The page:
Sounded pretty cool, but frankly I had no idea. I mean, I knew McCartney was a famous Beatle, and I happened to be a big fan. But the representative didn’t give me anything to work with from a branding standpoint. What did McCartney stand for? What did he believe in? Who were his fans?
In short, why would it make sense from a business/branding standpoint for one of our brands at Arnold to sponsor McCartney’s tour? It had to be more than just buying eyeballs.
I suggested that the rep come into the agency so we could “unpack” and articulate the McCartney brand so we could more easily decide if we had any brands that made sense. Long story short, one of the McCartney “brand pillars” in this exercise was about Paul’s investment capabilities. Did you know he bought Buddy Holly’s entire song portfolio in 1975 and that he also owns the rights to Grease, Guys And Dolls and Annie? The guy can play a mean bass guitar, sure, but turns out he was a savvy investor, too.
Well, armed with that insight about McCartney we successfully pitched Fidelity, which was one of Arnold’s clients, and that turned into the “This is Paul” TV/Print/Event campaign that you may remember with the theme, “Never stop doing what you love.” Worked hard for Fidelity and, importantly, worked hard for McCartney in the form of free advertising for him, his songs and his tour.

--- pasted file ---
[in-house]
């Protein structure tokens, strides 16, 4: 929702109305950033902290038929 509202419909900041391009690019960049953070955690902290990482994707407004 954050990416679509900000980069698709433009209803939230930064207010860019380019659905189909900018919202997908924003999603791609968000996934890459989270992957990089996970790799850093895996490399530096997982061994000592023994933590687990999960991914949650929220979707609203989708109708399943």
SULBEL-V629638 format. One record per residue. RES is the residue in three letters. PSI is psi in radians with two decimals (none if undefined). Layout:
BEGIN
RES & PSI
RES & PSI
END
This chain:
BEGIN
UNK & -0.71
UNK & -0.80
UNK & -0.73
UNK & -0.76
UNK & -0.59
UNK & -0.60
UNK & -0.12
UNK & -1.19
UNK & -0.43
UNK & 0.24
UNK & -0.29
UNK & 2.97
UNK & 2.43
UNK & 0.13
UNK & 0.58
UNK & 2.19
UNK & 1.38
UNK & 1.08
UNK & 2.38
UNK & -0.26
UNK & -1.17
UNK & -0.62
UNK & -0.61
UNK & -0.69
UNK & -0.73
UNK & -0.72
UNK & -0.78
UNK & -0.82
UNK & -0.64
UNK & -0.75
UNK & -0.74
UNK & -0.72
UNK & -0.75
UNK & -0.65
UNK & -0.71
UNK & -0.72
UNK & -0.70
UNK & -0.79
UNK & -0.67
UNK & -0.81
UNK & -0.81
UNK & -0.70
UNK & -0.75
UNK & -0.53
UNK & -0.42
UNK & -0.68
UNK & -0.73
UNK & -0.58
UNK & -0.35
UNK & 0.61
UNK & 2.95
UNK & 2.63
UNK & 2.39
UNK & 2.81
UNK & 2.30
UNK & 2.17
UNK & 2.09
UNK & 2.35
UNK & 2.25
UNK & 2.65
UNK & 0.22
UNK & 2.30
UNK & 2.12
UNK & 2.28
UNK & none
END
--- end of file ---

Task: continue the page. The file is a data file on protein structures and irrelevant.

We didn’t go to Fidelity and say, “Hey, want to sponsor Paul McCartney’s tour?” We said, “Fidelity and Paul McCartney share a love for investing…” Huge difference.
And that’s exactly what influencers/celebrities can be doing now to eliminate these inauthentic random acts of “sponsorship” and instead land meaningful brand “alliances” that work hard for both parties.